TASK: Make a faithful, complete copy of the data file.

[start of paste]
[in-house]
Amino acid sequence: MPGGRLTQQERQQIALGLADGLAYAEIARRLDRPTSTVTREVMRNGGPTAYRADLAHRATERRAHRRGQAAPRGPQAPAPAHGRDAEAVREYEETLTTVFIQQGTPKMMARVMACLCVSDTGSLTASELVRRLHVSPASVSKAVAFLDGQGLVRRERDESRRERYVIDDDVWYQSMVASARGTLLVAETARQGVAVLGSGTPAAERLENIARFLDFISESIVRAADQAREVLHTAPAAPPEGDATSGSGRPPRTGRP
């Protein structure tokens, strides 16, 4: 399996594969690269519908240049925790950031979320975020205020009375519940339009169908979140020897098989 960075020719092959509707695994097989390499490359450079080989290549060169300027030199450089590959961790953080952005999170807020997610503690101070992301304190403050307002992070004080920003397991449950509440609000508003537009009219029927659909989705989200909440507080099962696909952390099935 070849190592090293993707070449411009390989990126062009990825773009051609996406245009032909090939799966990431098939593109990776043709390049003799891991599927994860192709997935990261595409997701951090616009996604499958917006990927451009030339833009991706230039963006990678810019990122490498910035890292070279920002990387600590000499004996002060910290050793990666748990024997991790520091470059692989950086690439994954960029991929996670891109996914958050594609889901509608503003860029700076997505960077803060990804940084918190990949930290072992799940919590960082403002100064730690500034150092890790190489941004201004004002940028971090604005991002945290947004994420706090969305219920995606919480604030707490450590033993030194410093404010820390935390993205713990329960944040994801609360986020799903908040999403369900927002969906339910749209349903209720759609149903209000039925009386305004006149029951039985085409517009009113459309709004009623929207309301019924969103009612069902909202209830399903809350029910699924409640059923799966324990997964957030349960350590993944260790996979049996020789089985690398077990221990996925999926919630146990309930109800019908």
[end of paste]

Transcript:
[in-house]
Amino acid sequence: MPGGRLTQQERQQIALGLADGLAYAEIARRLDRPTSTVTREVMRNGGPTAYRADLAHRATERRAHRRGQAAPRGPQAPAPAHGRDAEAVREYEETLTTVFIQQGTPKMMARVMACLCVSDTGSLTASELVRRLHVSPASVSKAVAFLDGQGLVRRERDESRRERYVIDDDVWYQSMVASARGTLLVAETARQGVAVLGSGTPAAERLENIARFLDFISESIVRAADQAREVLHTAPAAPPEGDATSGSGRPPRTGRP
């Protein structure tokens, strides 16, 4: 399996594969690269519908240049925790950031979320975020205020009375519940339009169908979140020897098989 960075020719092959509707695994097989390499490359450079080989290549060169300027030199450089590959961790953080952005999170807020997610503690101070992301304190403050307002992070004080920003397991449950509440609000508003537009009219029927659909989705989200909440507080099962696909952390099935 070849190592090293993707070449411009390989990126062009990825773009051609996406245009032909090939799966990431098939593109990776043709390049003799891991599927994860192709997935990261595409997701951090616009996604499958917006990927451009030339833009991706230039963006990678810019990122490498910035890292070279920002990387600590000499004996002060910290050793990666748990024997991790520091470059692989950086690439994954960029991929996670891109996914958050594609889901509608503003860029700076997505960077803060990804940084918190990949930290072992799940919590960082403002100064730690500034150092890790190489941004201004004002940028971090604005991002945290947004994420706090969305219920995606919480604030707490450590033993030194410093404010820390935390993205713990329960944040994801609360986020799903908040999403369900927002969906339910749209349903209720759609149903209000039925009386305004006149029951039985085409517009009113459309709004009623929207309301019924969103009612069902909202209830399903809350029910699924409640059923799966324990997964957030349960350590993944260790996979049996020789089985690398077990221990996925999926919630146990309930109800019908």